The second part of decarbonization is managing all the different operations that emit carbon. Utilities need a data layer that lets them understand where their carbon emissions are, and then track and monitor them on an ongoing basis.
Olivia: The utility industry sits at the intersection of policy, technology, and business. What is the role of each? What is the role of data?
Pradeep: One of the big challenges in the utility industry is that there’s no consolidated view of data across all the stakeholders. Regulators have one perspective. Technology companies build tools to manage the data. Each utility business deploys those tools in a way that aligns with their strategic objectives.
One of the things that will provide clarity across this entire stakeholder ecosystem is having common data standards. We also need tools that can pull in data from any source without a lot of work and allow you to run all kinds of analysis on that data set. If that data is available, and if that is exposed to the stakeholders, it really will speed creation of a new system.
Olivia: Incorta is that tool. But where do the common standards come from?
Pradeep: There are a lot of standards that are being developed, especially around carbon reporting. It’s still an evolving field, but over time, we expect that there will be a reporting standard. The important thing is going to be being able to get the data together to be able to report out using those standards.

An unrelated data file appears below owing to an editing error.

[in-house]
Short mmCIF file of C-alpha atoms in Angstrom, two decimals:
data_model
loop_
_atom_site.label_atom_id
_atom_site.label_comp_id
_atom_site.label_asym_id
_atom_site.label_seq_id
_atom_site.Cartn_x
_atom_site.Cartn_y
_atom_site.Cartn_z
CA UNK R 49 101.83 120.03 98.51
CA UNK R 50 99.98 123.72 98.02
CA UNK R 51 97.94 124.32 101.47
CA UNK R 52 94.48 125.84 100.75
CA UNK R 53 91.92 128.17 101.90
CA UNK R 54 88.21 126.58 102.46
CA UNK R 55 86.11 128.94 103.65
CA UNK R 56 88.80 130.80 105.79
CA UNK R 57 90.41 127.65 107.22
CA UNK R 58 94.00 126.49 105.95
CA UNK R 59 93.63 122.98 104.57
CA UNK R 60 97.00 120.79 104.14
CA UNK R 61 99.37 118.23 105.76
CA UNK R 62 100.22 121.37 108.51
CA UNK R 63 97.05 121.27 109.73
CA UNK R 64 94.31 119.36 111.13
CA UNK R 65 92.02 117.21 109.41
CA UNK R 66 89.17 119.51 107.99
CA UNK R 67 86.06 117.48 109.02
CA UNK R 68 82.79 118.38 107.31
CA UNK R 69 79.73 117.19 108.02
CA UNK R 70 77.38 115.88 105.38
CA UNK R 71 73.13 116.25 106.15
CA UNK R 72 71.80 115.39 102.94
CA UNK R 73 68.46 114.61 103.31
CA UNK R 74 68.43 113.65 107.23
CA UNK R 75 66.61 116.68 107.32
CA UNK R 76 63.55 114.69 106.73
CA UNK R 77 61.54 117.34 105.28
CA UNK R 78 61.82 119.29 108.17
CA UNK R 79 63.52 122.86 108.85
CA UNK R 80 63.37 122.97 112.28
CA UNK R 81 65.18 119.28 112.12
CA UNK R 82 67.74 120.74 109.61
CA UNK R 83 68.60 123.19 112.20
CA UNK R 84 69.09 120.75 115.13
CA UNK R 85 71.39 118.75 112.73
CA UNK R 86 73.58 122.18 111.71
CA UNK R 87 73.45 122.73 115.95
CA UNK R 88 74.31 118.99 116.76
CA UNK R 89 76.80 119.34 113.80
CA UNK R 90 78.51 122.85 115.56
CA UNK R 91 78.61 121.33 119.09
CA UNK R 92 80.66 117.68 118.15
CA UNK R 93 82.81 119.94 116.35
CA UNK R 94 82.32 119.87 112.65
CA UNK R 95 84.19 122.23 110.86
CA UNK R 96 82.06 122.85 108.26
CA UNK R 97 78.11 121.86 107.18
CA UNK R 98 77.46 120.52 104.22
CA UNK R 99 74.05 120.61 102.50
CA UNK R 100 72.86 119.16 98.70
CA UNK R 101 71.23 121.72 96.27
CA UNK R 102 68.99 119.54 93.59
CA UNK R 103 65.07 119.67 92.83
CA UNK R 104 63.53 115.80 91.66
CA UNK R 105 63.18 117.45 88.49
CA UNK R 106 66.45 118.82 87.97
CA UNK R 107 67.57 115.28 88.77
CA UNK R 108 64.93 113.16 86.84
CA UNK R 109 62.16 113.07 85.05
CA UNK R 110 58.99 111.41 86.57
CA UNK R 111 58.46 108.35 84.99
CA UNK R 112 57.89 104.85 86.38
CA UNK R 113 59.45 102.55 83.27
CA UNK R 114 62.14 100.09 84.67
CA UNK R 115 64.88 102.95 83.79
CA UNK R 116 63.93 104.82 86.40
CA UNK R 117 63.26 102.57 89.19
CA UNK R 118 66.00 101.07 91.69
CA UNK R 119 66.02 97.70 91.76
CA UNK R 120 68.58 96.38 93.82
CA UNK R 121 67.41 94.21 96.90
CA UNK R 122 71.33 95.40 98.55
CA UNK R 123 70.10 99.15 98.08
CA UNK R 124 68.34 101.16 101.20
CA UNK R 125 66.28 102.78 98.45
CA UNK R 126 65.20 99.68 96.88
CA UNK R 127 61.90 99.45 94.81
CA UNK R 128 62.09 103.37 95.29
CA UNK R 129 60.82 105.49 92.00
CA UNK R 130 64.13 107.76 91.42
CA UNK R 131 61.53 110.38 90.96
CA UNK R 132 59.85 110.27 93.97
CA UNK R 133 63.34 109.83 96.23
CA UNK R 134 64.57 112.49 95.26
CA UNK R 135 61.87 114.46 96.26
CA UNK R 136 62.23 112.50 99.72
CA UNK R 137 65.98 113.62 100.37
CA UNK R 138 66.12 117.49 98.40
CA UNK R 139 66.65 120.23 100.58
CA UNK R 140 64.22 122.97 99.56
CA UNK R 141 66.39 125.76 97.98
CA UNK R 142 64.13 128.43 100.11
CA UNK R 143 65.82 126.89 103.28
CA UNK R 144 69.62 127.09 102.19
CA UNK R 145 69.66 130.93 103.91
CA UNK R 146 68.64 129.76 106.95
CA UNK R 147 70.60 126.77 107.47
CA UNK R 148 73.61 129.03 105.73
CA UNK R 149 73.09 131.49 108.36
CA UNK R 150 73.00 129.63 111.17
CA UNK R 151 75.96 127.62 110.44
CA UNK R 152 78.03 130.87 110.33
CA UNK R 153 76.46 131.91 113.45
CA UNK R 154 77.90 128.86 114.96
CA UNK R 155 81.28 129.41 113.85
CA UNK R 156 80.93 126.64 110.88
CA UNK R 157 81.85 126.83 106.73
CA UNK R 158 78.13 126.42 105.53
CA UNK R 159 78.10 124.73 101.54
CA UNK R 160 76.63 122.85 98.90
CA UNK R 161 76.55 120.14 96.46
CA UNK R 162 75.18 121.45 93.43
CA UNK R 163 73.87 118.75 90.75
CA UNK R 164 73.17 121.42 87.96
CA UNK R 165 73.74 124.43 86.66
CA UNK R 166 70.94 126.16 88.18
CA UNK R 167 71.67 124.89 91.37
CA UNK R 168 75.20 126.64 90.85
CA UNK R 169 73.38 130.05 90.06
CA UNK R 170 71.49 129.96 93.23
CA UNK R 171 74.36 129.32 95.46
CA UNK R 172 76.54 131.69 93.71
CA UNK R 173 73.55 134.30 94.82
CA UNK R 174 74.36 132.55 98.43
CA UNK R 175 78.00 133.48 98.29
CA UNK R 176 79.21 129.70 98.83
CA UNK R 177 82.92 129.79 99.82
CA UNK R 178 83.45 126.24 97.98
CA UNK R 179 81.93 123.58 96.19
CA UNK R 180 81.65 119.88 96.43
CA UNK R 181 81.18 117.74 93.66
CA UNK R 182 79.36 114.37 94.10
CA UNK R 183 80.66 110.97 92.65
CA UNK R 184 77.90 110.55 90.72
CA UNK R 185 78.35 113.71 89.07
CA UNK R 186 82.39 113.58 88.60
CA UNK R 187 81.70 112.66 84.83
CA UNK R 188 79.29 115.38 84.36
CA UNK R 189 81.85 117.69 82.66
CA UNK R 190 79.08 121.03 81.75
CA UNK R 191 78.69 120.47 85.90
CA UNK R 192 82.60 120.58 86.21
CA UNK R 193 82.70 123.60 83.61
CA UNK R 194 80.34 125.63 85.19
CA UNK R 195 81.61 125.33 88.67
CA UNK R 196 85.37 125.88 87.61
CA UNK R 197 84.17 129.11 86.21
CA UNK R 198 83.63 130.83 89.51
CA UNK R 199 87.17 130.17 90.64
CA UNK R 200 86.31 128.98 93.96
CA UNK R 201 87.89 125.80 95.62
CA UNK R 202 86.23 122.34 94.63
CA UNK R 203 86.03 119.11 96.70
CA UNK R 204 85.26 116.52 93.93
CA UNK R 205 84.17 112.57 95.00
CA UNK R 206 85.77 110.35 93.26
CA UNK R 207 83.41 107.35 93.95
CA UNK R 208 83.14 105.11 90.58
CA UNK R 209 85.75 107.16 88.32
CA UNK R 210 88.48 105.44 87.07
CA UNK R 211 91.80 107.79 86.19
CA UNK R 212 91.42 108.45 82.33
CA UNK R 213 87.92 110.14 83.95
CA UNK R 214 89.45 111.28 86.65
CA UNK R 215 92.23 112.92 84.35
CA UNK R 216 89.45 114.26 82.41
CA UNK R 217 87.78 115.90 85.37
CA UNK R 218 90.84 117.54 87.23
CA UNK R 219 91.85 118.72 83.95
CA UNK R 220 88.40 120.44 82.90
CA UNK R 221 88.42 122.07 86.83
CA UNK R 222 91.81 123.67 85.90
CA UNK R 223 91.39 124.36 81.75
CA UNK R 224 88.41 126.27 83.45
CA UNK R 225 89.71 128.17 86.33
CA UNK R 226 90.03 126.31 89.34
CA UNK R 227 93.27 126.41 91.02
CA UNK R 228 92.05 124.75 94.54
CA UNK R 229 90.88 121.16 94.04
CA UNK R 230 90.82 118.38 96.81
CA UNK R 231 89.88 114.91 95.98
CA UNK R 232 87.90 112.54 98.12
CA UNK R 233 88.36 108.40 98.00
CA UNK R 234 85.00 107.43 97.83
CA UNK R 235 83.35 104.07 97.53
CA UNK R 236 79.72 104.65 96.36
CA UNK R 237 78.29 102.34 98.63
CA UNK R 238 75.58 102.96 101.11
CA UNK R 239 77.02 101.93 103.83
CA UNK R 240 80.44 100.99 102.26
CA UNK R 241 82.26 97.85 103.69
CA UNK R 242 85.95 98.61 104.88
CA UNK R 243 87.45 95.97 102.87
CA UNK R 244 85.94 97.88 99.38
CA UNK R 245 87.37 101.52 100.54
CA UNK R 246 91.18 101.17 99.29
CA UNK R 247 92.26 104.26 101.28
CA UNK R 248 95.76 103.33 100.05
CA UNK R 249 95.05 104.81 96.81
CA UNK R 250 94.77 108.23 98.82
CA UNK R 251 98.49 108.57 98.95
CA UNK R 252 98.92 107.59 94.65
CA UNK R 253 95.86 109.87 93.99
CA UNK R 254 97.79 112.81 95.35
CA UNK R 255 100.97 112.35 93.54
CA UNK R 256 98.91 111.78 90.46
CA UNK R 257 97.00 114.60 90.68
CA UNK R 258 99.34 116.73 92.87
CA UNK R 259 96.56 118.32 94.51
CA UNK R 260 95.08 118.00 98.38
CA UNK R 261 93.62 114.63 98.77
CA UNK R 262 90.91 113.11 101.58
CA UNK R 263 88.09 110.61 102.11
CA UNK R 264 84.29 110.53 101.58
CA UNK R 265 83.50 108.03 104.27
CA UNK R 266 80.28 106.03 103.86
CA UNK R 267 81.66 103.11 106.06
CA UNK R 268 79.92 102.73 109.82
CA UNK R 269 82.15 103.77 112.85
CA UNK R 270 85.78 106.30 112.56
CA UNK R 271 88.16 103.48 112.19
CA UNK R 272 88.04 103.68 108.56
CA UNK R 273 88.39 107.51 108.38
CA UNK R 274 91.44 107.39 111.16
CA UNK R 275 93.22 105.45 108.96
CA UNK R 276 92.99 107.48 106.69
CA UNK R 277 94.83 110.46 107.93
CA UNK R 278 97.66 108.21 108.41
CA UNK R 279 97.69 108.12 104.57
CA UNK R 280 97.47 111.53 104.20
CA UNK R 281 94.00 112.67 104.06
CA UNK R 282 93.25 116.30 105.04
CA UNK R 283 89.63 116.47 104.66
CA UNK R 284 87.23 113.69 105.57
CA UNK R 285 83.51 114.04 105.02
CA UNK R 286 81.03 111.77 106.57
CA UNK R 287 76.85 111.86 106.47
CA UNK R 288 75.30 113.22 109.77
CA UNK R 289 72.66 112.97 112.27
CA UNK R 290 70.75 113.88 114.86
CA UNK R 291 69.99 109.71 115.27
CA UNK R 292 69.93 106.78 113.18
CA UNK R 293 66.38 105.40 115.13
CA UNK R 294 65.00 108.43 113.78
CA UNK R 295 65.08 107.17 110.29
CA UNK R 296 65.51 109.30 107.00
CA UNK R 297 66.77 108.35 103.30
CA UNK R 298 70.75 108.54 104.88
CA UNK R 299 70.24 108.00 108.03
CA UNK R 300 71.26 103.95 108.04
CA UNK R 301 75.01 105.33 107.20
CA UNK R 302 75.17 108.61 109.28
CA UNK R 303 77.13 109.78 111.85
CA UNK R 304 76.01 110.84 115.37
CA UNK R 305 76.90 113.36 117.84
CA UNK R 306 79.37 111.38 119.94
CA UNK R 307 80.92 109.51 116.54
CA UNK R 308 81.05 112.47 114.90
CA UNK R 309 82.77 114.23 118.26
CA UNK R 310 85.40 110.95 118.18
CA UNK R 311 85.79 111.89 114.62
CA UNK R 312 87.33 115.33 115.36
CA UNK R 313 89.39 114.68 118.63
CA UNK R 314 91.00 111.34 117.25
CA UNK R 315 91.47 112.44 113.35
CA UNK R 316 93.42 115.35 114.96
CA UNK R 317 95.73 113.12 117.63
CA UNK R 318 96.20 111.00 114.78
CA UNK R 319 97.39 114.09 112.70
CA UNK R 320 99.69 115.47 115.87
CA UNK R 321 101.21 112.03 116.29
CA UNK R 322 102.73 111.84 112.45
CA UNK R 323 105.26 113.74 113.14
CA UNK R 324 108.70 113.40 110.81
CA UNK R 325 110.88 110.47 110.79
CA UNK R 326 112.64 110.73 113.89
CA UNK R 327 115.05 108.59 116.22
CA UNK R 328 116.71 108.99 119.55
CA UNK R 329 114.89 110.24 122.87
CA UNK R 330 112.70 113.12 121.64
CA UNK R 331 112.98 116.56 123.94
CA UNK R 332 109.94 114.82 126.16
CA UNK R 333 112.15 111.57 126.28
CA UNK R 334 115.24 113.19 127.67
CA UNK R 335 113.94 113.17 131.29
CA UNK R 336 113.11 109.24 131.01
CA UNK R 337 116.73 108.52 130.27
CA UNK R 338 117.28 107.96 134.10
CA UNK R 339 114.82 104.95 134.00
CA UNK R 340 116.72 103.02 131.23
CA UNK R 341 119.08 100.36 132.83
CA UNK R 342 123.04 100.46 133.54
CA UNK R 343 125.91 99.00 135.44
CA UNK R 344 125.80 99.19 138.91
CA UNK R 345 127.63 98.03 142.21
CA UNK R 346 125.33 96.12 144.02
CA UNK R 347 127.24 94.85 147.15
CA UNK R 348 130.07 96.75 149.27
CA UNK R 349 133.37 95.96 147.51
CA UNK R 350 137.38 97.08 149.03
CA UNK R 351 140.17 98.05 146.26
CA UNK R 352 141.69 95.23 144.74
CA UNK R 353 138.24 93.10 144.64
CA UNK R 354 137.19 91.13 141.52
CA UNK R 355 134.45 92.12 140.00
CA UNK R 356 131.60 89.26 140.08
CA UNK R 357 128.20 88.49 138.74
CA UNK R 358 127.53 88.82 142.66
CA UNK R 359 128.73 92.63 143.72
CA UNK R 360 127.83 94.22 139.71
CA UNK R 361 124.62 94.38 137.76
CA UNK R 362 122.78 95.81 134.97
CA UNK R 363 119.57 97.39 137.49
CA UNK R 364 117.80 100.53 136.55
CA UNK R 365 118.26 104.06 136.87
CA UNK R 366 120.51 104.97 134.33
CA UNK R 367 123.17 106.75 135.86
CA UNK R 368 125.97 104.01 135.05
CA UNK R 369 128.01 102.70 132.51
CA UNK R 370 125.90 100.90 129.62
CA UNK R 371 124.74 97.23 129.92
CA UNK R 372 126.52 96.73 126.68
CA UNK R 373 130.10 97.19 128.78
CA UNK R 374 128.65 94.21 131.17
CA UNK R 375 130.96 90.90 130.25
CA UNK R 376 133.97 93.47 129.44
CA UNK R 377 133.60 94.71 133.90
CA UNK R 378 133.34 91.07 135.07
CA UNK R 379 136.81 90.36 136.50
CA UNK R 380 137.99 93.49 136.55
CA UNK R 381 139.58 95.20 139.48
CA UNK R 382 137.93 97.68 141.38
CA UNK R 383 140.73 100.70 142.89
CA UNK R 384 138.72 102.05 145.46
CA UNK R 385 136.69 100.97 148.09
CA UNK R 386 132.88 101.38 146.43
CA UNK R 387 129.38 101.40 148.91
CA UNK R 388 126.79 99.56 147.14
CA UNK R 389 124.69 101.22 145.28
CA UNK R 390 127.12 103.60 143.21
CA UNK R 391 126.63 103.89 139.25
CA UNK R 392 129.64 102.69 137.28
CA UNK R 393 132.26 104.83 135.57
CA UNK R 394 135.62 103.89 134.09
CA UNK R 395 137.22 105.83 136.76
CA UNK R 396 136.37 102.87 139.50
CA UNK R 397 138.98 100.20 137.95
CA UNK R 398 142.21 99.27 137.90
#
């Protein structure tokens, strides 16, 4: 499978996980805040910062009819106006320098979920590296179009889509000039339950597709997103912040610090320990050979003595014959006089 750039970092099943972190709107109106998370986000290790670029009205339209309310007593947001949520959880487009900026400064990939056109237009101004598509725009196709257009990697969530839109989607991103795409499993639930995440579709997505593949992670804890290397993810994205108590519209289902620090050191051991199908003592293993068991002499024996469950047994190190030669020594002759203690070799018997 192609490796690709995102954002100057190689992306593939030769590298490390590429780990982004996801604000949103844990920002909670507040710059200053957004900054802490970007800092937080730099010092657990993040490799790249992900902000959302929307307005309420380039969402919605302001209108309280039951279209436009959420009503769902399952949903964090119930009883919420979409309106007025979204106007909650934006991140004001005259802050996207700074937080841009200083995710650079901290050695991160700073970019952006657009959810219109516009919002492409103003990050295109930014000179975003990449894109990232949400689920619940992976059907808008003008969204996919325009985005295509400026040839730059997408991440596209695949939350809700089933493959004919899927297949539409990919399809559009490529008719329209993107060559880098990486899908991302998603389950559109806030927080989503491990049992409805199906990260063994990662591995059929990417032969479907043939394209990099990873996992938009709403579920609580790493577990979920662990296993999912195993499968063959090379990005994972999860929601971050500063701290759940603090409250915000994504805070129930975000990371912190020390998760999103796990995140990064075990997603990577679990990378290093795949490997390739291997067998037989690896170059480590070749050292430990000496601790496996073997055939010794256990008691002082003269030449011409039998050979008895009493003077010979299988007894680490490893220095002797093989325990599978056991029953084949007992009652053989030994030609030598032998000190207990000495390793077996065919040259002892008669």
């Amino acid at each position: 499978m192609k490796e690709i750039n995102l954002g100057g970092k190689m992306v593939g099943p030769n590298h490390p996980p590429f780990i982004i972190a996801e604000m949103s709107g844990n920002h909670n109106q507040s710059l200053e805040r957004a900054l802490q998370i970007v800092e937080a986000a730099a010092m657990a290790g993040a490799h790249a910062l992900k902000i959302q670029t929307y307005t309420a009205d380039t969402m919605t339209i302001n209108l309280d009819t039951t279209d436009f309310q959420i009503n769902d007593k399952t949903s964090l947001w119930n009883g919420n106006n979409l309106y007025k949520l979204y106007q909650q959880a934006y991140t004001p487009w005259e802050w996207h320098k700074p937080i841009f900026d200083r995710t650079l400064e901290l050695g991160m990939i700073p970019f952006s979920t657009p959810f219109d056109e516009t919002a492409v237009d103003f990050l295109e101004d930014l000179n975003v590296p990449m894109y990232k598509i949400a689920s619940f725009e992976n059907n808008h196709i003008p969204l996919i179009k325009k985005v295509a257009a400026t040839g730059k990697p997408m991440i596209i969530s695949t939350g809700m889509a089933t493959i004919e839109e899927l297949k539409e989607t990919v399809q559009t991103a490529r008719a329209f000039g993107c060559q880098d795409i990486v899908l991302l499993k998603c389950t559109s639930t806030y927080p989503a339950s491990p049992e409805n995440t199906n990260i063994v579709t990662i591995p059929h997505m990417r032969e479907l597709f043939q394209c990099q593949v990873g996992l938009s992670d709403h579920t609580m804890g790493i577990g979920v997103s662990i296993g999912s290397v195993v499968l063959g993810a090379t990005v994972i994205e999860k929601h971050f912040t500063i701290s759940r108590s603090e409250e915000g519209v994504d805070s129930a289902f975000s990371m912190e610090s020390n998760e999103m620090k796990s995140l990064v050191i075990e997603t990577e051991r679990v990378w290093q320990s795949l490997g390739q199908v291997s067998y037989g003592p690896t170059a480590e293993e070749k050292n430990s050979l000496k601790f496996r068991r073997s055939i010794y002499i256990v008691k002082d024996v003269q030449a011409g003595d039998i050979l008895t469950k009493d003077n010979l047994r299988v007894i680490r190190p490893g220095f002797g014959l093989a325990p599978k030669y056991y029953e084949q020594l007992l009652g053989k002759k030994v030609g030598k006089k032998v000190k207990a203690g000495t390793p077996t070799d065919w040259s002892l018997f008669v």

Olivia: Where does AI fit into the picture?
Pradeep: AI is going to be at the heart of the new smart grid.
There are all kinds of potential applications. For example, vegetation management. How do you know when a tree branch is coming close to a transmission line? Or know when snow is causing dangerous sag on a transmission line? You can use satellite imagery and run AI models on it to detect when that happens.
Utility companies are just at the beginning of getting quality data from their sensor networks. It’s a relatively new data set, and the challenge of getting value out of it is twofold: being able to handle the volume and velocity of the data, then getting it all into one place where you can do analysis and build predictive models. We need tools to be able to do that.
Olivia: You have two teenage daughters. Let’s say that all your investments perform extremely well. What will their world look like in a decade, two decades, three decades with regard to energy?
Pradeep: Our goal with these investments really is to get to a place where we are not only achieving our net-zero goals, but we are helping other companies in the ecosystem achieve those goals as well.
I hope that 10, 20, years from now we will have achieved a substantial reduction in carbon emissions. We’ll have 70-80 percent renewable energy. We’ll have a smart, resilient grid where we don’t have blackouts and all these other kinds of issues.
We depend on electricity, and assume it will always be there. We have had some rude awakenings lately that show us it is not necessarily a given. I hope we get back to the state in the next decade or two to where it is a given, and not only that, but a given that it’s clean as well.